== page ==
I try not to write in cliches but sometimes it’s difficult to steer clear of them. I favour making up my own analogies, similes and metaphors, mostly making them so tenuous I’m the only one that finds them amusing.
You could almost say like someone who is hard of hearing signing to a blind man. See? I’m not even entirely sure that works but what I am 100% sure of is that it will be green-lighted by whoever has the unfortunate task of editing this column with its usual typos.
It hasn’t been a great couple of weeks publicly for Sunderland and every comment made about the club has somehow turned into a cliche. “Poisoned chalice”, “career-wrecking job” ... I could vomit every time I hear the phrase “basket case” when someone is referring to the club. I’m tired of people laughing when they ask who I support.
Enough about me though, and more about Chris Coleman. As a man, it’s difficult not to like him. His first interview on the club’s website was a perfect illustration of that and anyone who upon seeing it didn’t immediately wish him to do well has their heart in the wrong place.
There is no chance the excuse of failing to do due diligence will be made anytime in the future as Coleman is coming into this job not just with his eyes wide open, but with spectacles on and a magnifying glass in his hand.
We all know the task he faces but the least everyone can do is get behind him. I know that likeablity and good bloke-ishness aren’t any guarantee of success (are they even real words?), but it’s a start that some managers aren’t even afforded.
There won’t be many people around these parts feeling sorry for David Moyes right now but I can’t help having some sympathy with him.
The response to his appointment and the subsequent calls for his dismissal from some sections of West Ham fans AFTER JUST ONE GAME IN CHARGE makes a difficult job nigh on impossible.
That said, having some fans lose so much faith in you they call up TalkSport and wish for you to be replaced by a duo of Mark Noble and Ray Winstone is some achievement and perhaps should be applauded.
I’m being facetious here, but I guess we should be thankful that none of us have suggested a dream team of Lee Cattermole and Steve Cram to take over after Tuesday’s defeat to Villa. Not that I’m aware of, anyway.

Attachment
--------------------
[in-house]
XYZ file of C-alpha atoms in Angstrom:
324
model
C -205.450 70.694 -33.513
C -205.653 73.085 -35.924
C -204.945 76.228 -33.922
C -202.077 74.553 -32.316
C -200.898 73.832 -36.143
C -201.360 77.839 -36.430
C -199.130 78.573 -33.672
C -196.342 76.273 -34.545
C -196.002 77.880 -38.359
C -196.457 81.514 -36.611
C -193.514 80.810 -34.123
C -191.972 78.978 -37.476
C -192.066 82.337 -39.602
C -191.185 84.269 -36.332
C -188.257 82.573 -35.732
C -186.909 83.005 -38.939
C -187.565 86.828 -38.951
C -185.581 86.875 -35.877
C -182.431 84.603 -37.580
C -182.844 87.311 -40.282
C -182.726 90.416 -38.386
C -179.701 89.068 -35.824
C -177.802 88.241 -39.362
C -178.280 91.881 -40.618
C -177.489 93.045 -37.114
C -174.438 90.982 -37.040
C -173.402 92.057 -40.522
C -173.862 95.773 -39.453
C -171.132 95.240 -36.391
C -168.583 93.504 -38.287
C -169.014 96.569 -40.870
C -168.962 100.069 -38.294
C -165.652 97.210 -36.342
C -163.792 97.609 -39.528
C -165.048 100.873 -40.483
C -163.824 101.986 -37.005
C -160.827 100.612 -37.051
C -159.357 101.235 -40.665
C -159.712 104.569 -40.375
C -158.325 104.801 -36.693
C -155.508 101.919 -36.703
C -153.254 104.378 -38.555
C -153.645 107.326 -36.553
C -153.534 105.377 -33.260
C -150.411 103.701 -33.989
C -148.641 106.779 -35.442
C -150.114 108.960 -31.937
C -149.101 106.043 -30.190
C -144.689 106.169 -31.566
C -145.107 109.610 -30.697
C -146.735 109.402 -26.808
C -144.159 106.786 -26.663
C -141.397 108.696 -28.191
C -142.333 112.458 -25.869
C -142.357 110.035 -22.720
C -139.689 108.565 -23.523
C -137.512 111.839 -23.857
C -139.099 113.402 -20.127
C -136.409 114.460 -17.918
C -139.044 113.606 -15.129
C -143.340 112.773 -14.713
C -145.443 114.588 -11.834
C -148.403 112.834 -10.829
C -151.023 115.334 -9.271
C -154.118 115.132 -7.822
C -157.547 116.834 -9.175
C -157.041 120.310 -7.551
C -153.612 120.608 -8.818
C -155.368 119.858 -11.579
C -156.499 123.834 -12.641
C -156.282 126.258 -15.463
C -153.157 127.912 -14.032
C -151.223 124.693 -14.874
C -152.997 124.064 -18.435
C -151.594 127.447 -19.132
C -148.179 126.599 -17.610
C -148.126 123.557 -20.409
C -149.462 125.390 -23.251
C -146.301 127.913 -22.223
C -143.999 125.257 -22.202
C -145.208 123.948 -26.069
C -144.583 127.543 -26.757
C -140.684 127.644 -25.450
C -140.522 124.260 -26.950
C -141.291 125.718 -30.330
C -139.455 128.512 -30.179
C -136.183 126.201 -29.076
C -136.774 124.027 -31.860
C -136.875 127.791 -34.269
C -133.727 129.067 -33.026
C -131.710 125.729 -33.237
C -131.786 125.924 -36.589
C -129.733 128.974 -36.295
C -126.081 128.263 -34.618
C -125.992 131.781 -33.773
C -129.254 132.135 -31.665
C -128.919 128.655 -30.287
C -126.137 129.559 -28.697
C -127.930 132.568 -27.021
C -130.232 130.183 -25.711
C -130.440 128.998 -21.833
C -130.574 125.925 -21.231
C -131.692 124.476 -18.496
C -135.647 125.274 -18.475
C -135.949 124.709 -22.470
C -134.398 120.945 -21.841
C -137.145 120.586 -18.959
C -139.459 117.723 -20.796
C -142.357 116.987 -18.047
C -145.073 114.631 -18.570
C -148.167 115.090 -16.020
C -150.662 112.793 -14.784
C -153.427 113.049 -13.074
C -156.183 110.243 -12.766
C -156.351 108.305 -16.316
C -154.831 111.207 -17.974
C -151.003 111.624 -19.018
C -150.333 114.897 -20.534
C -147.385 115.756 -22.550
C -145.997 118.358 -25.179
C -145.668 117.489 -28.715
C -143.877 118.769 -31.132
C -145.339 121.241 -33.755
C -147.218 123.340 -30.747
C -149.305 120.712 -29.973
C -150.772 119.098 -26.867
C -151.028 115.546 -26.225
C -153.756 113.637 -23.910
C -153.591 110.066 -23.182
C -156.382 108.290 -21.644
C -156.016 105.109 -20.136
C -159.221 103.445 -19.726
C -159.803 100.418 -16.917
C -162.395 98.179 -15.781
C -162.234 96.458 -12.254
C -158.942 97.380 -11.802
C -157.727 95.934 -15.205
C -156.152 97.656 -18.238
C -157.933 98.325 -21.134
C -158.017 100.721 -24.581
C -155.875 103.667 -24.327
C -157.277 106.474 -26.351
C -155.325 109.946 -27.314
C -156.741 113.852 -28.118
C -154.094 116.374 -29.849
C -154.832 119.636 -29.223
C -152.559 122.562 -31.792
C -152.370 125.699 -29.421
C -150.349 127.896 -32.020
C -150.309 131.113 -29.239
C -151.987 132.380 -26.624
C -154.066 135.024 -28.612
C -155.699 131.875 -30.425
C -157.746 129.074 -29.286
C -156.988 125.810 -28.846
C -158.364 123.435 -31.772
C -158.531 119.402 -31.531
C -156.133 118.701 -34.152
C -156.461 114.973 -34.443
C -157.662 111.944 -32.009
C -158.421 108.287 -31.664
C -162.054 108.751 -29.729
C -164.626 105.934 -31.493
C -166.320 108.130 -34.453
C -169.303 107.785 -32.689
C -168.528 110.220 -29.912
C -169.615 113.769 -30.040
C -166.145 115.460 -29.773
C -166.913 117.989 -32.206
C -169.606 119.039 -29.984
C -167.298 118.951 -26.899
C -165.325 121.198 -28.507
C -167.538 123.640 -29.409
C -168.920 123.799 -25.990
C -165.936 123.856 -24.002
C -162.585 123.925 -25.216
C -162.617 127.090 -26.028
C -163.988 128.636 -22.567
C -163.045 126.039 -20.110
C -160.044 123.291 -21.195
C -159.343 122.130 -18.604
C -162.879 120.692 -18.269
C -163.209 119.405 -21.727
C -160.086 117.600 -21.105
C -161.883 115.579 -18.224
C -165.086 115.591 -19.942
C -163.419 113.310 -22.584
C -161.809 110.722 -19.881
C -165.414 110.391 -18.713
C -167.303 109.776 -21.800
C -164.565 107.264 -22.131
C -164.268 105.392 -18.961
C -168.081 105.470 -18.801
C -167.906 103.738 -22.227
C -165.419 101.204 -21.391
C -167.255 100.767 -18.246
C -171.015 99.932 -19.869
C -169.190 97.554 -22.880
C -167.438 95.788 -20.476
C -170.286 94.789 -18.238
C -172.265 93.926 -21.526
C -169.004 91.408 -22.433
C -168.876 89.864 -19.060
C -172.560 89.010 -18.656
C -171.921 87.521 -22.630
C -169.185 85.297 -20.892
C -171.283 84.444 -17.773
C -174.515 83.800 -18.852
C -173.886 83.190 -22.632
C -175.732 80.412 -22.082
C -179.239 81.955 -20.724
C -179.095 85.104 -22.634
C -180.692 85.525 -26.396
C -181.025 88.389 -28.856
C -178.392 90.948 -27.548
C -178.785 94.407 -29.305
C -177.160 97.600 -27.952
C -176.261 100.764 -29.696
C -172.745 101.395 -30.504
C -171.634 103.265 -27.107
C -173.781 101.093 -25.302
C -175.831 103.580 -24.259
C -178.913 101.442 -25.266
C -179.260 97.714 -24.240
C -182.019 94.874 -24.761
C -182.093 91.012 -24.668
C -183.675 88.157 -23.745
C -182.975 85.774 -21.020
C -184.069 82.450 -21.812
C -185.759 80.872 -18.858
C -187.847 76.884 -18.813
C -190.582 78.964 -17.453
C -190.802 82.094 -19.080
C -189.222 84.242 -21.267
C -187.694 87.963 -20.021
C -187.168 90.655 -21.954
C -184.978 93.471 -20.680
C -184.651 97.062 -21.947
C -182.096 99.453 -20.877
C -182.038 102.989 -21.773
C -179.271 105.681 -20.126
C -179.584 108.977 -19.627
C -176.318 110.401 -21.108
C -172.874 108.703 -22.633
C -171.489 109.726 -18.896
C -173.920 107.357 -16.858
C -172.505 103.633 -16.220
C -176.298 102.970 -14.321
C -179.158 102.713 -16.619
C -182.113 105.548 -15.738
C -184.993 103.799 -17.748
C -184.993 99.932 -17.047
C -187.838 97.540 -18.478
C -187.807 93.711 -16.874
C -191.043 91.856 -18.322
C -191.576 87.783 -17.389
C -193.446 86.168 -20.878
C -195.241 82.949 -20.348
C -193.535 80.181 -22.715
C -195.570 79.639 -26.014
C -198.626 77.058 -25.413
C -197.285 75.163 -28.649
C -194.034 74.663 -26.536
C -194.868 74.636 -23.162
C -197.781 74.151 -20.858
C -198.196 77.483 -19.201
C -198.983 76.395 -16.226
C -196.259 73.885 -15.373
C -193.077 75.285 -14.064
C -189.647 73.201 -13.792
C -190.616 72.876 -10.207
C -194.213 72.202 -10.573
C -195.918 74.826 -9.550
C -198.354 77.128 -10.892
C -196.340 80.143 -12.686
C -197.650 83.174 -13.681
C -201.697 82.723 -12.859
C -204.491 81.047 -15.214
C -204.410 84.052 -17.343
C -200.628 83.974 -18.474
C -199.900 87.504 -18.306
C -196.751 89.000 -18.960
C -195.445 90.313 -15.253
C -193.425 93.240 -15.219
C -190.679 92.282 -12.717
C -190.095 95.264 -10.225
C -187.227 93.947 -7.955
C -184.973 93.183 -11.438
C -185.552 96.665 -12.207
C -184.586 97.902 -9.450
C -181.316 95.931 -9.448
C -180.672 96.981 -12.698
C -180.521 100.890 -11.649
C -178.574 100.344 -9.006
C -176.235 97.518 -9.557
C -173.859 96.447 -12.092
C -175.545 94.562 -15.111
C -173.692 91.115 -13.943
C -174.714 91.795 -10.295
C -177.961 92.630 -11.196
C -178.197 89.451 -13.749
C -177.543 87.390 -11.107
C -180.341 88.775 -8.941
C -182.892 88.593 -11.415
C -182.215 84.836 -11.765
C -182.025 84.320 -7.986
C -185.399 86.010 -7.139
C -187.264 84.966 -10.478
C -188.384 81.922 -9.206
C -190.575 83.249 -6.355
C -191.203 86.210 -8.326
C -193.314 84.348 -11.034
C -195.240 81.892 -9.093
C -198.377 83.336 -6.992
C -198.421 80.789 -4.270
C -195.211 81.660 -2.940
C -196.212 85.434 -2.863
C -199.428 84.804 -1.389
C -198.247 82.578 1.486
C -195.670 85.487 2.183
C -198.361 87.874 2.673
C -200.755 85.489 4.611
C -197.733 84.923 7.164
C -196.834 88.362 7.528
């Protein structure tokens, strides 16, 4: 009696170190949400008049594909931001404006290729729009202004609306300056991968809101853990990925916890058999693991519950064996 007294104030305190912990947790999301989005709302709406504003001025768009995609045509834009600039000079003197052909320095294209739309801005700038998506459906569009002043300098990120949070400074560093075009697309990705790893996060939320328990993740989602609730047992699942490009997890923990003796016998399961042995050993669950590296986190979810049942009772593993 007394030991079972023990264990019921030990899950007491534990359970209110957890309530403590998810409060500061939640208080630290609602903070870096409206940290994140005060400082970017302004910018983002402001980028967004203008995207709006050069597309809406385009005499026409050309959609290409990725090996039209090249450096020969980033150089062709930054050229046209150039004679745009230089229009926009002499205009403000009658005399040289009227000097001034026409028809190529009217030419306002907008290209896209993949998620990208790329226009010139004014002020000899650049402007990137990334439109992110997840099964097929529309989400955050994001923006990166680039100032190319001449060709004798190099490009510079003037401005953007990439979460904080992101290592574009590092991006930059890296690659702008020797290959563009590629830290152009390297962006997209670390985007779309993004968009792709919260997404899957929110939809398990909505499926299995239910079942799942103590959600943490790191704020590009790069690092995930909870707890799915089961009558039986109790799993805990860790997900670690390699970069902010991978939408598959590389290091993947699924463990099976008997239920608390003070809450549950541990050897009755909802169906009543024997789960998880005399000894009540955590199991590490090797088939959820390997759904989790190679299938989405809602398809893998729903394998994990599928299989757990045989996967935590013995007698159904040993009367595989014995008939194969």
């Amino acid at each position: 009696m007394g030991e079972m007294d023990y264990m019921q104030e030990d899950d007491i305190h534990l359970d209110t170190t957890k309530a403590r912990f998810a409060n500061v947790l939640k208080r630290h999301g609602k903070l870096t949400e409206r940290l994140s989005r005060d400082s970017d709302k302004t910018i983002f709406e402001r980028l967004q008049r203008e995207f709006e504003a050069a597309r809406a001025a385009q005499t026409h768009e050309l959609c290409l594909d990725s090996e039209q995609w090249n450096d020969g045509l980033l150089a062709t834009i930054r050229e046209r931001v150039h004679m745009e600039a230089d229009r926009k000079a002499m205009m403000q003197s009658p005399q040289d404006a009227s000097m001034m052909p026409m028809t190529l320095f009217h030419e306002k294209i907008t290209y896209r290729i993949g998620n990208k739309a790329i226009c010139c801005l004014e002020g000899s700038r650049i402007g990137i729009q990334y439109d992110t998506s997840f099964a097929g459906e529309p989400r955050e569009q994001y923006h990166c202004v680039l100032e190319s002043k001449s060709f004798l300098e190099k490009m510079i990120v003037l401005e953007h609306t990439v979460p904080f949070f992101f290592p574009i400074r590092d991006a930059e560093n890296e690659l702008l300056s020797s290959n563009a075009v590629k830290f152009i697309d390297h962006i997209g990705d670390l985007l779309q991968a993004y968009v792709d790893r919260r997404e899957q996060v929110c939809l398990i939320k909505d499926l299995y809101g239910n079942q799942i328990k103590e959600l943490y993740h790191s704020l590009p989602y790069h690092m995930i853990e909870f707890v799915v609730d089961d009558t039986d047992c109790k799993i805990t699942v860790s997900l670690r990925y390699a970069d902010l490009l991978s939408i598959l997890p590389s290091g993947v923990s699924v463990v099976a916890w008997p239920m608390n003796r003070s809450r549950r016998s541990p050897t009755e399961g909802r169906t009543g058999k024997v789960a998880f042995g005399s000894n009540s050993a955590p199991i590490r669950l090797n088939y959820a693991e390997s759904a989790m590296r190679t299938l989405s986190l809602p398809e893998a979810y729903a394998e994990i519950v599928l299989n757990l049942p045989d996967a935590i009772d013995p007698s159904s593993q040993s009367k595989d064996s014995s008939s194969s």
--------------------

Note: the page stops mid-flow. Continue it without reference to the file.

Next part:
Chris Coleman brings more to the job than just a charisma though and of course he’ll need a helluva lot more than that to turn the ship around. Those who question why he took the job in the first place only need to imagine his standing in the game should he stave off a relegation this season and have the club challenging at the the top end of the Championship this time next year.
You could put it down as a weakness that every manager has; the belief that they can turn a problem child into an Eric Cantona but credit Coleman for taking on a job that could be compared to someone taking a flick-knife to a sword fight. We’ll just have to hope he’s Chuck Norris if that’s the case!
“How is he going to do that, given the situation the club finds itself in, on and off the pitch?” you might well ask, and you’d be right to pose the question. Well, let’s assume the ownership status remains the same over that period and the entirely plausible notion that funds won’t be made available in January to help him strengthen his squad to any great degree.
The only problem with that would be any new loan players will have a bearing on the match-day squad as only five are allowed in the 18 and no more than two over-23-year-olds - and it would also raise question marks over some of the ones already brought in who can’t get in the side.
What could change this is the volume of injuries to the likes of Kone, Jones, Williams and Watmore inflicted on the squad that could force Ellis Short into releasing funds to fight relegation.
News of the reoccurrence of Duncan Watmore’s cruciate injury is just devastating for him and the squad. His pace and energy have been sorely missed during his time out and hopefully this time he comes back fully recovered.
If there is some wriggle room with regards to ins and outs, it’s imperative that Coleman wrestles power over recruitment and makes sure he has the final say. For too long this has been the club’s downfall and a more trusted, authoritative stamp is needed in that area.
I’m currently continuing my coaching education with the FAW and, as you can imagine, everyone speaks highly of him but it’s encouraging to hear the details behind their praise.
A big part of Coleman’s management style is creating a culture of togetherness. He places trust in everyone around him that is done in a way that means it is repaid. This is the “x factor” that escapes some exceptional coaches. It’s the alchemy that every manager tries to concoct.
An ex-Liverpool player from the early 1980s said to me that the best thing for creating team spirit is winning matches, so by that token you can imagine how difficult a job it is to build a successful culture at a club through barren times.
Coleman can do that and has already achieved it in the international arena where managers crave that club football-type culture despite few contact days together.
What was most pleasing for me to hear was that he has a clear, supremely well-organised process that he works to. Despite the injury list and just 60 hours in the job, buds of the new methodology could be seen against Villa on Tuesday.
All this means that if he does turn this around, Coleman can take full credit for his achievement and even place it above what he did with Wales.
He gave the country pride back in its football team and if there is one thing I want him to do, it is to at least do that and put a stop to the “basket case” references when people talk about Sunderland Football Club.